The wait continues for Luckey cleanup
Written by JORDAN CRAVENS Sentinel Staff Writer
Thursday, 26 July 2012 09:56
LUCKEY - Village residents wanting to pin down the start date for federal cleanup of a site contaminated with beryllium, lead and radiological materials were given a time line of "to be determined" on Wednesday.
|File photo. Abandoned factory at Luckey. (Photo: Aaron Carpenter/Sentinel-Tribune)
"Essentially, we have to wait until work is done on these other sites that are in the construction phase," said Jim Stachowski with the U.S. Army Corps of Engineers Buffalo District.
Stachowski spoke during an annual public information meeting updating village residents and other stakeholders on the status of "remedial action" or cleanup of the former site used to produce beryllium for the Atomic Energy Commission in the mid-1900s.
The site, located at the corner of Luckey and Gilbert Roads, has, for years, been on the federal cleanup list after the Army Corps determined it was contaminated.
This has left residents anxious for action.
"There is a significant amount of planning required prior to remedial action," Stachowski told those in attendance.
Dave Frothingham, also with the Army Corps, said there are two other projects the Buffalo District is wrapping up, one in Painesville and other in Buffalo.
That makes Luckey next in line, he said.
And while the Army Corps said cleanup is "to be determined," Frothingham said the agency is budgeting to start in 2014.
"That's still what we are anticipating," he said.
By the end of this year, the Army Corps plans to complete its plan for remedial action.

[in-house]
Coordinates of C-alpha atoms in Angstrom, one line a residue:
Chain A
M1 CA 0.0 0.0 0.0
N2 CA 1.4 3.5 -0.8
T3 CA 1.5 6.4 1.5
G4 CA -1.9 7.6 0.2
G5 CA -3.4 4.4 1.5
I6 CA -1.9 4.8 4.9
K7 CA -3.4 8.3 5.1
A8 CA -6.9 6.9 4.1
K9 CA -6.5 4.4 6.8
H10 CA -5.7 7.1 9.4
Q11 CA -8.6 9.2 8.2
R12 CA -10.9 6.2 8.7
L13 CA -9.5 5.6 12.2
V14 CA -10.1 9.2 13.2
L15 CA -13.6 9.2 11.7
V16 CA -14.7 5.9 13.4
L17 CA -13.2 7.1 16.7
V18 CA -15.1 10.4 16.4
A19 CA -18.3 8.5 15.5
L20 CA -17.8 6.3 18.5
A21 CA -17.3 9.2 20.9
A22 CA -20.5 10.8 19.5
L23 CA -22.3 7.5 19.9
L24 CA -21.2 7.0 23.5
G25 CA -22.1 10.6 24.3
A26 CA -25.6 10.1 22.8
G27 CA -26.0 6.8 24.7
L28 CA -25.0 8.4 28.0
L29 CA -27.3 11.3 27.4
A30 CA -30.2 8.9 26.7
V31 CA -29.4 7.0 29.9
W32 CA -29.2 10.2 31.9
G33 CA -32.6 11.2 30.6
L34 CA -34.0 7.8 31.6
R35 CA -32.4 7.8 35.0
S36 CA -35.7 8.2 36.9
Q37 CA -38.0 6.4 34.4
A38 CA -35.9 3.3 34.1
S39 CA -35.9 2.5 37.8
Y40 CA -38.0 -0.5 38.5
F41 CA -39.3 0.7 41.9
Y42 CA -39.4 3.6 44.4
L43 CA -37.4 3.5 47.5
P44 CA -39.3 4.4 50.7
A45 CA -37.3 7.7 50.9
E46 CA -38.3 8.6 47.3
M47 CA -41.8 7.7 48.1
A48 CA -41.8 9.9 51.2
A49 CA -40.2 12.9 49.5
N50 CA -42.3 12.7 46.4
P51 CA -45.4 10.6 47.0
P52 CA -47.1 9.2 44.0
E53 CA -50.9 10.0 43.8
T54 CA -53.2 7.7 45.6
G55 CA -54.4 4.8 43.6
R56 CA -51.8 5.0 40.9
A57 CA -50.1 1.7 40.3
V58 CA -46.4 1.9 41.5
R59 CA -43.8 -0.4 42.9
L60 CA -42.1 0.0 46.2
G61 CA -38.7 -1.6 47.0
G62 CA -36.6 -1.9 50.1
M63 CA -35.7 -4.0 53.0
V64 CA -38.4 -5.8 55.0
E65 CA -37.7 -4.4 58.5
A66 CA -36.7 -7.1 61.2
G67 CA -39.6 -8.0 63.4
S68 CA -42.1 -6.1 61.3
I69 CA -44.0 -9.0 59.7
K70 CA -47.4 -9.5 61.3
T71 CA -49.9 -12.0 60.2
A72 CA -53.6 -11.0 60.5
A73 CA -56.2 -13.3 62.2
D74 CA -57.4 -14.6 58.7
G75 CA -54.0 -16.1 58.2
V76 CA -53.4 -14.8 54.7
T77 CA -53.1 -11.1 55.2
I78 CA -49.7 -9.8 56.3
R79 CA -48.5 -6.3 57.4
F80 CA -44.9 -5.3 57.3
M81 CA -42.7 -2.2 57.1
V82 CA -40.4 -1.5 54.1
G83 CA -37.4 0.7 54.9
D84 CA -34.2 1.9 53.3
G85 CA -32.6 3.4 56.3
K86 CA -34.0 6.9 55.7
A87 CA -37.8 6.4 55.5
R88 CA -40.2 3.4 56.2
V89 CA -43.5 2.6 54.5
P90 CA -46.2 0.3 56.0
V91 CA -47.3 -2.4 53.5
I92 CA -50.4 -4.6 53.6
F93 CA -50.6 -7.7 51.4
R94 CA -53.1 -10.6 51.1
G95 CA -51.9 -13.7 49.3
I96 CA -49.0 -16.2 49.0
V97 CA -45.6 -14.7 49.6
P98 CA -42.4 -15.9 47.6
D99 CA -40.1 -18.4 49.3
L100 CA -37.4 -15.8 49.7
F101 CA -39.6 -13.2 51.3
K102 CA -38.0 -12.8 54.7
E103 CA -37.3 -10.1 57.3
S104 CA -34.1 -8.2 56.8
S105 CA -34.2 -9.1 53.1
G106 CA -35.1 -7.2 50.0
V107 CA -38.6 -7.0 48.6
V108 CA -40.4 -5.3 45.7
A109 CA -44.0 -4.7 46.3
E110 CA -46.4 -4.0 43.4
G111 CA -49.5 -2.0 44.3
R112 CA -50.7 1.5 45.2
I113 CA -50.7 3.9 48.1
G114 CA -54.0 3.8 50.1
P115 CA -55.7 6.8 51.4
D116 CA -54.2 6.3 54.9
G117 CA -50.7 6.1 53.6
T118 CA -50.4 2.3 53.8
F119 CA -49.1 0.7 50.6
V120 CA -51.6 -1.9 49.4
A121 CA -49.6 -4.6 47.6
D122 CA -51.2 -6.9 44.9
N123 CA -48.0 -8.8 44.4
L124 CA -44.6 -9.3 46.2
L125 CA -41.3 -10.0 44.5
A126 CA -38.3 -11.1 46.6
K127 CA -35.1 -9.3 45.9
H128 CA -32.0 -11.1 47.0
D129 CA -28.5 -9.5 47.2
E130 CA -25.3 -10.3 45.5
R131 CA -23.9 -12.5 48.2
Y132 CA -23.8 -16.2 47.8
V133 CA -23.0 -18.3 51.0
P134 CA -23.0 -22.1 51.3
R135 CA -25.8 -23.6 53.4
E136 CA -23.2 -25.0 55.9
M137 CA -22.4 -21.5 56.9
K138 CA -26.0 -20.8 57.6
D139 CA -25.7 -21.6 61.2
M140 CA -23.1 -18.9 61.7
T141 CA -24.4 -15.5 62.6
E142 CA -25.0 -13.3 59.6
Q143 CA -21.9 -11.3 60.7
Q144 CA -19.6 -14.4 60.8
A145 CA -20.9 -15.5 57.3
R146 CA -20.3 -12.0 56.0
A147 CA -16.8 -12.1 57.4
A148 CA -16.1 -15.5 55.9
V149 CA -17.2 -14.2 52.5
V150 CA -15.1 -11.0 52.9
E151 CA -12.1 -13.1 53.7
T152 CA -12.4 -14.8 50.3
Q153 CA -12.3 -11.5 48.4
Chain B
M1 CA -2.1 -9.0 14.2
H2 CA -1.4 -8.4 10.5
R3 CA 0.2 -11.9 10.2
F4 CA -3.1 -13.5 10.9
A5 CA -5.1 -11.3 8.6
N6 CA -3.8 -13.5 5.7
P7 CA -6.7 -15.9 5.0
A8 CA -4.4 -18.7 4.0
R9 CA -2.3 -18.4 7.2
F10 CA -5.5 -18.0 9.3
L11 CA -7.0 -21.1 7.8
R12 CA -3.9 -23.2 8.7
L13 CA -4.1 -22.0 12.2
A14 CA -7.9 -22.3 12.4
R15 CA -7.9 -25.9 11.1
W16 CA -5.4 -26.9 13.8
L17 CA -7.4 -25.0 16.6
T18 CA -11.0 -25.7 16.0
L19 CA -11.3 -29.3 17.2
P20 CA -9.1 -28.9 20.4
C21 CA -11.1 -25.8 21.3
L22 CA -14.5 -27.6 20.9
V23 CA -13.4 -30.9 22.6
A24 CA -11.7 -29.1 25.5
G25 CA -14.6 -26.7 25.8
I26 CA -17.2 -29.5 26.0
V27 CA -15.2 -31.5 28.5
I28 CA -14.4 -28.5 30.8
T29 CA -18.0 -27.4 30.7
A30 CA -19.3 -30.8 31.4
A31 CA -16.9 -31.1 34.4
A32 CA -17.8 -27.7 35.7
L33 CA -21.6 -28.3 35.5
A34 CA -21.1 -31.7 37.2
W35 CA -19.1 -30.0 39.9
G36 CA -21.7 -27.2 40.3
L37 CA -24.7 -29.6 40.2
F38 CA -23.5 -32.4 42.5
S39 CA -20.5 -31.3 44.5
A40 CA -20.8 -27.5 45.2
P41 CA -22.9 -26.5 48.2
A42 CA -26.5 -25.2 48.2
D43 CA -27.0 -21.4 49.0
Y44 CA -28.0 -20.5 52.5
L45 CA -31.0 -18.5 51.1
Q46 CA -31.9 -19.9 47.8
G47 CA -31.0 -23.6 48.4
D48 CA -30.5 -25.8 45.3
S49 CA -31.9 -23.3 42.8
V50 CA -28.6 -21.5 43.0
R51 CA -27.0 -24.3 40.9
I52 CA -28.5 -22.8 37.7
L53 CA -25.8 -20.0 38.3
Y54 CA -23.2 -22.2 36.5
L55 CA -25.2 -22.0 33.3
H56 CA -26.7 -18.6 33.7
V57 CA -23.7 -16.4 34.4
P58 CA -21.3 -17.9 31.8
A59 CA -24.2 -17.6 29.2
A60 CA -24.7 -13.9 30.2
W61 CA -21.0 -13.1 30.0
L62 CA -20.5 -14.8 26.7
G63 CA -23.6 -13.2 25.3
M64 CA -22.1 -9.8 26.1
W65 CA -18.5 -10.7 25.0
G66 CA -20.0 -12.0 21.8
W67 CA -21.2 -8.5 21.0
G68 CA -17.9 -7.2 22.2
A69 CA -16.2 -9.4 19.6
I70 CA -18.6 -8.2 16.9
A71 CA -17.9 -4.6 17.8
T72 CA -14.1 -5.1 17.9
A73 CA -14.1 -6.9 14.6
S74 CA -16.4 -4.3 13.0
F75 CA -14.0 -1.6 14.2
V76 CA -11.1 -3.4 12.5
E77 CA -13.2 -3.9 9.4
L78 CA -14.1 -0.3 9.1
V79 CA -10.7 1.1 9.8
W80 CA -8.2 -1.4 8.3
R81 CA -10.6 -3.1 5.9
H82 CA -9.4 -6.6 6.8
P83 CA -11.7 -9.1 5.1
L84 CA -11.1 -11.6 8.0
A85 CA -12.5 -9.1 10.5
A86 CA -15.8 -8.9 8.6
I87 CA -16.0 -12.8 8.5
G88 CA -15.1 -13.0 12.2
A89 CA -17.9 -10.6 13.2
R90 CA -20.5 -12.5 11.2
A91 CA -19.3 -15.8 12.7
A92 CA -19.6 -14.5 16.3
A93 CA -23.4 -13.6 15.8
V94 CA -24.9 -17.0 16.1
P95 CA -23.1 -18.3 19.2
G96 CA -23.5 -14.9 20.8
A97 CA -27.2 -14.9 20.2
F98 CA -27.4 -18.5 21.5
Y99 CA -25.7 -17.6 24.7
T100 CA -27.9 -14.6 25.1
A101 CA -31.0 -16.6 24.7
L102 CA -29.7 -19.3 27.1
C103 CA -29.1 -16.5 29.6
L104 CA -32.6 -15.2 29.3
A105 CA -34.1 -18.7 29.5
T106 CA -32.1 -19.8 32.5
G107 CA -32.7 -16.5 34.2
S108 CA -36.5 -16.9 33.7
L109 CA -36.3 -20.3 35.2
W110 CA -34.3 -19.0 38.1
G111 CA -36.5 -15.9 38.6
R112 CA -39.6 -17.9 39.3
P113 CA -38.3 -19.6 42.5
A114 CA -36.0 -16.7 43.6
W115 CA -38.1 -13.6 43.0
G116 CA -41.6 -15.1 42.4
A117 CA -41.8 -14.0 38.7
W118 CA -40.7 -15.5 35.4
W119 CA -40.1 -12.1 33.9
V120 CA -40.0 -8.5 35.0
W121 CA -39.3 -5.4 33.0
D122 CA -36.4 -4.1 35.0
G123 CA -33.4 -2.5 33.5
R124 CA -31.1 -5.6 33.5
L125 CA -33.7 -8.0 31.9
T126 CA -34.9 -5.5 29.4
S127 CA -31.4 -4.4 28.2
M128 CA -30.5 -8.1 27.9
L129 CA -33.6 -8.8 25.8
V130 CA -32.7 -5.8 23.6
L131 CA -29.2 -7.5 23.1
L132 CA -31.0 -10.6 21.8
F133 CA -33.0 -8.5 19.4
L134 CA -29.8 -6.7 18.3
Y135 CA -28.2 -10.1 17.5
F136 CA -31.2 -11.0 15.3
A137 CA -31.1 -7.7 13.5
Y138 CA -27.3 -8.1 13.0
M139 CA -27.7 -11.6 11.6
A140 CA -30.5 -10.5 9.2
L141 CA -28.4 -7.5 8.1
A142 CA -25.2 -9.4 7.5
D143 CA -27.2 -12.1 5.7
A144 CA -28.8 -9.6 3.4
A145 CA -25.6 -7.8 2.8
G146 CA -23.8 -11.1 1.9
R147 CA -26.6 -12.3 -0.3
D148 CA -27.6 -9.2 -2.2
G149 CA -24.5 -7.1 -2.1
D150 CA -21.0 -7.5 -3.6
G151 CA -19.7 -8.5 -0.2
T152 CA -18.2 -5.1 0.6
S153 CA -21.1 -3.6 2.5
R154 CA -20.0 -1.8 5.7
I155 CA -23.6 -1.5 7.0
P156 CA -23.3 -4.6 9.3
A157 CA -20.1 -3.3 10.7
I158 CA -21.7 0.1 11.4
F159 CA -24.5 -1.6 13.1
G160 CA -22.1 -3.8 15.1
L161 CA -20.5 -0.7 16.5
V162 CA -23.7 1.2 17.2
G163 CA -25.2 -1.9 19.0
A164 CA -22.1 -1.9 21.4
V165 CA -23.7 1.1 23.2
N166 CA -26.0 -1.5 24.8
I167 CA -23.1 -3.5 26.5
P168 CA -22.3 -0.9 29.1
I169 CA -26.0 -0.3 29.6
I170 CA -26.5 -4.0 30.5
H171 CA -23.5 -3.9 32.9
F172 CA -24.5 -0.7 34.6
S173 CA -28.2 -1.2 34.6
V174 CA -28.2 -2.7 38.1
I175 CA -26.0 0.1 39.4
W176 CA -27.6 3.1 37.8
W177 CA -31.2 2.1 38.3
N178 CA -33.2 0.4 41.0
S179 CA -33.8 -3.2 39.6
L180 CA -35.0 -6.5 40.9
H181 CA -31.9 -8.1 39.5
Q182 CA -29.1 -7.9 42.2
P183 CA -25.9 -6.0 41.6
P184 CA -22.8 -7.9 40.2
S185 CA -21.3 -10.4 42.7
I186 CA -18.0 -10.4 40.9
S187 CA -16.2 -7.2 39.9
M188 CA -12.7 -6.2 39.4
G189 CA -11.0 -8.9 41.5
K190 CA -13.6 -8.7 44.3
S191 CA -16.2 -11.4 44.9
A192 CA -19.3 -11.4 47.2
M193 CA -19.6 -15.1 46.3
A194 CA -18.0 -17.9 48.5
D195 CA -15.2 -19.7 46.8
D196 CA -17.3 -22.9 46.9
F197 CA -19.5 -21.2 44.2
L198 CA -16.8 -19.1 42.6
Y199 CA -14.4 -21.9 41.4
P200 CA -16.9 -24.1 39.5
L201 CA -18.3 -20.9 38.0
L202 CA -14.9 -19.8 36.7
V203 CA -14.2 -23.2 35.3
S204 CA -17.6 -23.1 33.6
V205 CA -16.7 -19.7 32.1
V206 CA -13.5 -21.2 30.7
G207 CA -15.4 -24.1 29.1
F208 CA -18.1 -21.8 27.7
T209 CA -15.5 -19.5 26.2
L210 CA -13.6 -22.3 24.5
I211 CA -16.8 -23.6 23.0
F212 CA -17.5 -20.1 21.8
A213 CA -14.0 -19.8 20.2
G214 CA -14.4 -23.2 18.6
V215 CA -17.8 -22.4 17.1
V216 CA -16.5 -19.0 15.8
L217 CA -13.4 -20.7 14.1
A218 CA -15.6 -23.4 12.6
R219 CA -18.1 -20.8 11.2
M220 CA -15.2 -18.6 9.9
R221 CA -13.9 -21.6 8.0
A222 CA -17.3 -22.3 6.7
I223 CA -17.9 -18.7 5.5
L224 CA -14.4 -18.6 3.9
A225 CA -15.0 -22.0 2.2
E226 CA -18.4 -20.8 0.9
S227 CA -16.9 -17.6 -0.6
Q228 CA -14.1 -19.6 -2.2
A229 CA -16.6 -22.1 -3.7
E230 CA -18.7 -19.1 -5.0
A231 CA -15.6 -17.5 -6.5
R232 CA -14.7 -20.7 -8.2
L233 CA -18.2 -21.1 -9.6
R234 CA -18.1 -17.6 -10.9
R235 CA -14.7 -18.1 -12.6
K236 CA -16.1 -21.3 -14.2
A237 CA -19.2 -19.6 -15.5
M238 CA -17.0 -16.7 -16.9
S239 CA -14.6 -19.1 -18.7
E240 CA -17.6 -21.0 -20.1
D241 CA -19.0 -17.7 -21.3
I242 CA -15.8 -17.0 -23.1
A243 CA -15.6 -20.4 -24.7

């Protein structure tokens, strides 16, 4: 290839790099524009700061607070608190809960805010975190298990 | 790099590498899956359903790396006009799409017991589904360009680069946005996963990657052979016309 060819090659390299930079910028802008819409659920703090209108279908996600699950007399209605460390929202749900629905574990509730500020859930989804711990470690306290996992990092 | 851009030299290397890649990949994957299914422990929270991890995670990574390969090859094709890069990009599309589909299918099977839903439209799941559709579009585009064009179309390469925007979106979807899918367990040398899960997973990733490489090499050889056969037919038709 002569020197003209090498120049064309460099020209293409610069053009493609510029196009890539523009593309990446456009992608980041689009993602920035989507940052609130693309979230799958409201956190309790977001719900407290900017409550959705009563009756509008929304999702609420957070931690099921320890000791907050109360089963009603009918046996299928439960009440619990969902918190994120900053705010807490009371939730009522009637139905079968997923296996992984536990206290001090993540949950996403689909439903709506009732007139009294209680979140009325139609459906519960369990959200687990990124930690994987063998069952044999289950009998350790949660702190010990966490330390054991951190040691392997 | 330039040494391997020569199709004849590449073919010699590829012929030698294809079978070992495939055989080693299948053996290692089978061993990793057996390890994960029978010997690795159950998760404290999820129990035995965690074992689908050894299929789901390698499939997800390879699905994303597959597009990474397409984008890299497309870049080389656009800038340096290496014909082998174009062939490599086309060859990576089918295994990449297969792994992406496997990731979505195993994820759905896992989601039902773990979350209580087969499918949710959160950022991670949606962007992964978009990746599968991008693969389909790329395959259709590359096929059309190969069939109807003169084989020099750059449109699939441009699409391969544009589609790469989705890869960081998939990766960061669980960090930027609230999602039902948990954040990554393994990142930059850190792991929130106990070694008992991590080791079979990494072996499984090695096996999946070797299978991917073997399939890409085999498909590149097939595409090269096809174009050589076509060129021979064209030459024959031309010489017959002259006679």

It also plans to finalize property access agreements. The 40-acre site is private property.
According to the Wood County Auditor's web site, the property is owned by Industrial Properties Recovery, out of Green Springs. Close to $70,000 in taxes are owed on the property.
It was only about three weeks ago, Stachowski said, they were able to make contact with the property owner.
Residents in attendance expressed concern over the demolition of an annex building on the property and where those demolition materials were taken.
It was the private property owner who had the annex torn down, officials said.
"As soon as someone found out what was going on, it was put to a halt," Stachowski said.
Brad Espen, director of environmental services for the Wood County Health Department asked if all funding for the project would be secured before remedial action begins.
Frothingham said funding is given on an annual basis and it is not likely the money would be fronted.
However, he assured those in attendance, "We have never run into a situation where we had to shut down the site completely because funding stopped."
Officials have tested all around the property and found contaminants in various locations including lagoons, a ditch and disposal areas.
In addition to the beryllium, an estimated 1,000 tons of radioactively contaminated scrap metal were delivered to the site in the 1950s in anticipation of resuming magnesium processing, which began in 1942. However, production never resumed.
As a result, lead, uranium, thorium and radium contaminants have been identified on the site.
Beryllium, Stachowski said has proven to be the largest and deepest contaminant.
But one area not yet tested is underneath the former production facility.
Linda Holmes, an assistant Wood County Prosecutor asked what happens if no contaminants are found underneath the dilapidated production facility.
"To be honest, this project has been delayed and these buildings have deteriorated to a point where they are a nuisance to the community," she said.
"Does it have to be contaminated to take it down," she asked.
"No," Frothingham replied.
Even without signs of contamination, Frothingham said the agency has the authority to take it down for health and safety reasons.
Also at the meeting, residents were again assured their groundwater has not been contaminated.
"We are actively monitoring ground water," Stachowski said.
Each year, they sample 17 to 23 wells.
"We didn't see any changes in the extent of the groundwater contamination," he said.
They have also tested the closest residential well.
"We have not seen contamination in that well," he said.
Last Updated on Thursday, 26 July 2012 10:09